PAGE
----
Her arrival is marked by gnashing, bucking, and a jetting jaw so sharp it could slice an artery. She is Sabina Spielrein (Keira Knightley), the daughter of wealthy Russian Jews, and she is in town, so to speak, to begin treatment with the up-and-coming Swiss doctor, Carl Jung (Michael Fassbender, impressive once again). Using the controversial new method known as the “talking cure”, Jung draws out the increasingly hysterical Sabina until, well, she spills forth with a rush of sexual dysfunction. She was beaten by a tyrannical father, took pleasure from withholding defecation, and, as luck would have it, eventually expresses a grave desire to bed the naïve young doctor. And so begins David Cronenberg’s sublime new psycho-drama, A Dangerous Method, a film destined to appear on my year-end ten-best list for sheer entertainment value alone. Expecting a dry, pointless exercise, I was instead treated to a witty, sly, sexually charged battle royale between the two great giants of psychoanalysis, Dr. Jung and his more famous father figure, Sigmund Freud. As played by Viggo Mortensen (as if channeling Paul Muni), Freud is an arrogant, cigar-chomping bastard with brilliance to burn. He’s all crisp suit and well-manicured beard, and as such, he’s destined to drive a stake through the heart of his young protégé. Their early friendship (begun as a marathon 12-hour conversation) leads to much more, only to disintegrate in the face of conflicting opinions (it seems that Jung is a little too fond of mysticism). Freud was right, of course, and his assessment of Jung blisteringly accurate, as the pair manages to inhabit a wrestling ring like two intellectuals warring for the soul of mankind.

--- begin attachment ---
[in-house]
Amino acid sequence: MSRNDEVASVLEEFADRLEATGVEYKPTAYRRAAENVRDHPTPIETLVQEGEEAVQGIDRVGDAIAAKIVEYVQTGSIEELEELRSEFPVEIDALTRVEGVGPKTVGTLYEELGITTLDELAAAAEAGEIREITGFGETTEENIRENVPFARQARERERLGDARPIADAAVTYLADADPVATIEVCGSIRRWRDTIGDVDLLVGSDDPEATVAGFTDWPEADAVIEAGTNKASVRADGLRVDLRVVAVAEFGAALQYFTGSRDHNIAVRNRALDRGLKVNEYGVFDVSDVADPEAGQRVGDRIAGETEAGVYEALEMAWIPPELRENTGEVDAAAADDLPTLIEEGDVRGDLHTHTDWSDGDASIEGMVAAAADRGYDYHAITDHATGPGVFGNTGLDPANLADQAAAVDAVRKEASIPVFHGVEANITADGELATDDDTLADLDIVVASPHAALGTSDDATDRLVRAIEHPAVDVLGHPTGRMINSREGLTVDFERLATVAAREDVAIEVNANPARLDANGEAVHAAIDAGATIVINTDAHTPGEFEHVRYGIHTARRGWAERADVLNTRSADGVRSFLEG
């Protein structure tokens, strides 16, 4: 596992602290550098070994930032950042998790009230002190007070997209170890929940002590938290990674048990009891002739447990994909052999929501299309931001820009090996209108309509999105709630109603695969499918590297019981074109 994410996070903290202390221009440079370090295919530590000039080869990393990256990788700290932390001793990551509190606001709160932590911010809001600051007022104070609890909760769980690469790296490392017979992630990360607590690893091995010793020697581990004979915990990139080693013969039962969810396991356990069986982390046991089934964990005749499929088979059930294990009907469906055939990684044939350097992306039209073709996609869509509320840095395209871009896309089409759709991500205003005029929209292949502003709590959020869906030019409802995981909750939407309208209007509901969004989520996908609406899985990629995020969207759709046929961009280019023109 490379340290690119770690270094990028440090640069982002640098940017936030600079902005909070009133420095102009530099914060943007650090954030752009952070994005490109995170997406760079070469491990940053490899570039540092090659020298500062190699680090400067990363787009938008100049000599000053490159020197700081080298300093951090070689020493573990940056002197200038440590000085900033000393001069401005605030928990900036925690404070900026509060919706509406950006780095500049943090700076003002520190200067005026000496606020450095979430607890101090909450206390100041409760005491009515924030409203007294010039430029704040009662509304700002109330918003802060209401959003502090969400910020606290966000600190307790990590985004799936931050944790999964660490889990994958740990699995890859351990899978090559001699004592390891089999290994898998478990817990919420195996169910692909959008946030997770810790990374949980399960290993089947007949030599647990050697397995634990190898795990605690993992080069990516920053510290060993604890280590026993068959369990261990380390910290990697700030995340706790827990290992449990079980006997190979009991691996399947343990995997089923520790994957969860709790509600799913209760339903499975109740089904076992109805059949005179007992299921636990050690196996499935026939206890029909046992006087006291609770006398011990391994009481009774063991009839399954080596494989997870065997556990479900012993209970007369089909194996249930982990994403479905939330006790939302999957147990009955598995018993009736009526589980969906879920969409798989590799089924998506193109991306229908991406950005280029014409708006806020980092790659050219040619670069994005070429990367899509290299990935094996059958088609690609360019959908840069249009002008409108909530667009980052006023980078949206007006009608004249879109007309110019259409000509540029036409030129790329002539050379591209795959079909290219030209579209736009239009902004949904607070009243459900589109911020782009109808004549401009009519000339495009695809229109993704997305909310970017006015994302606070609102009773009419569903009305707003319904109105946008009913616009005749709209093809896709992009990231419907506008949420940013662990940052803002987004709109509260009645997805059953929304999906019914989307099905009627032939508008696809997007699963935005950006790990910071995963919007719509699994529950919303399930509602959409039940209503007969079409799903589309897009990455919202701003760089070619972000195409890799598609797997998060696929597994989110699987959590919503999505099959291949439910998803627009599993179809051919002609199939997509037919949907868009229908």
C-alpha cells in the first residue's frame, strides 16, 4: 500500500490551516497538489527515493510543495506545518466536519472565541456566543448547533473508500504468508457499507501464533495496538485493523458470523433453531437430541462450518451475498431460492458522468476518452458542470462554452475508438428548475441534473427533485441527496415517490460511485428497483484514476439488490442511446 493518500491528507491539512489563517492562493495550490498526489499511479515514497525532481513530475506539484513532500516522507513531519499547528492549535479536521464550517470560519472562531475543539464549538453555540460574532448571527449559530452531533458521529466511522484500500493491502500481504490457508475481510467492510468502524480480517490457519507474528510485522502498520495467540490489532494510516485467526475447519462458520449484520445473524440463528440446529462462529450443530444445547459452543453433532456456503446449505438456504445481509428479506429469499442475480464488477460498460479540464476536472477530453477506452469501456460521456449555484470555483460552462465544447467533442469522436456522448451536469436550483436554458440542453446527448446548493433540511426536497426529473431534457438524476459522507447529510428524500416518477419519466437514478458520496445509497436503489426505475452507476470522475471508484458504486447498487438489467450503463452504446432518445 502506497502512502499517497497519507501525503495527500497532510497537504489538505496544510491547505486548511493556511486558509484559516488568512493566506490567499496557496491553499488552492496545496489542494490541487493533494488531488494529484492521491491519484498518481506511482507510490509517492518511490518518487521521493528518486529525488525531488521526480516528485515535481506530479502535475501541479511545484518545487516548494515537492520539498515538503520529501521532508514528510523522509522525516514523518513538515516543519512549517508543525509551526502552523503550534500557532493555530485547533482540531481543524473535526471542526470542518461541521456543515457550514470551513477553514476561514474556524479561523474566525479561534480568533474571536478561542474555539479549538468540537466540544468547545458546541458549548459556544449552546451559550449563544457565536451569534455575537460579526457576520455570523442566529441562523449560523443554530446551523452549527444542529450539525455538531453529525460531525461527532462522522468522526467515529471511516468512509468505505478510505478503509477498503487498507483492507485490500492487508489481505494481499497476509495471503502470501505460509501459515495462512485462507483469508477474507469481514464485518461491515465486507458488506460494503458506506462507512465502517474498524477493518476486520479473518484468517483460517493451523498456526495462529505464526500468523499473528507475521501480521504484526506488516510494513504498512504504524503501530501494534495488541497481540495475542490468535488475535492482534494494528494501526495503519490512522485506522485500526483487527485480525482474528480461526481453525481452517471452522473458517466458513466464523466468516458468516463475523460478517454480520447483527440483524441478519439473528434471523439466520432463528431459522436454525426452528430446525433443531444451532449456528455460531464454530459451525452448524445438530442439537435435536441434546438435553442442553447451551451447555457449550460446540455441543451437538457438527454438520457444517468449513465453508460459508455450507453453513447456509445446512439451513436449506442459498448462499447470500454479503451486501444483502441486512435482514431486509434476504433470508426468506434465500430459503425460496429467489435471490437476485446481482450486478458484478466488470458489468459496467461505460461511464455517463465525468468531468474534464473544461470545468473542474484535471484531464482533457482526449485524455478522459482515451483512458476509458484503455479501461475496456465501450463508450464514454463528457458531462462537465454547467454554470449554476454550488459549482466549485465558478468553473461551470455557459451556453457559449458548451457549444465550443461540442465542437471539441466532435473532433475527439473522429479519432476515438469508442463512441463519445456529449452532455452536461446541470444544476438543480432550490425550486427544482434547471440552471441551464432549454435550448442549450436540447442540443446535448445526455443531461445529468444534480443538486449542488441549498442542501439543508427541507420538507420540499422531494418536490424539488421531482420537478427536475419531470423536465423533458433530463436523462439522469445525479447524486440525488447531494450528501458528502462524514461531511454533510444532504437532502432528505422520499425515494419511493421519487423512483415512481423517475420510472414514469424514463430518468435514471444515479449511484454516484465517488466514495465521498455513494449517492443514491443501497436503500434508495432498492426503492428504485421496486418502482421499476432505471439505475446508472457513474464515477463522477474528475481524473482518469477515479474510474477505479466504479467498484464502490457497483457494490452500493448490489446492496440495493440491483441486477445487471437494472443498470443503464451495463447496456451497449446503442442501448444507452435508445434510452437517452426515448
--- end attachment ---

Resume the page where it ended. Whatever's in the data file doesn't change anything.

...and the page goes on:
Sabina successfully seduces Jung, needless to say, and their passionate encounters run the gamut from heavy petting to not one, but two highly-charged spankings (in fairness, one is more accurately labeled a whipping). Jung’s painfully proper moustache always appears on the verge of violent indulgence, yet he manages to rationalize his infringement on the doctor/patient separation with the expected hilarious hypocrisy. He rages against Freud for reducing the whole of the human animal to sexual repression, yet proves the wise Austrian’s theories correct time and time again. Again, I have no idea how historically accurate any of this is, nor do I care, and for once, a movie involving iconic figures throws caution to the wind and insists on having fun. Instead of studious aspirations, the film relies on verbal combat, spitting out fascinating ideas and theories without regard for the audience’s ability to follow along. Some dismissed the movie as “talky”, which more often than not damns the critic as simpleminded, rather than accurately describing the verbiage on display. I mean, this is Sigmund Freud, the man who brought the penis front and center to any and all debates. Who on earth would want him to remain tight-lipped? Years pass, journeys begin and end, and throughout, despite the brief 99-minute running time, we feel sated. Tightly, hysterically wound, the whole thing flirts with fabulous disaster by burning the rule book for highlighting the past.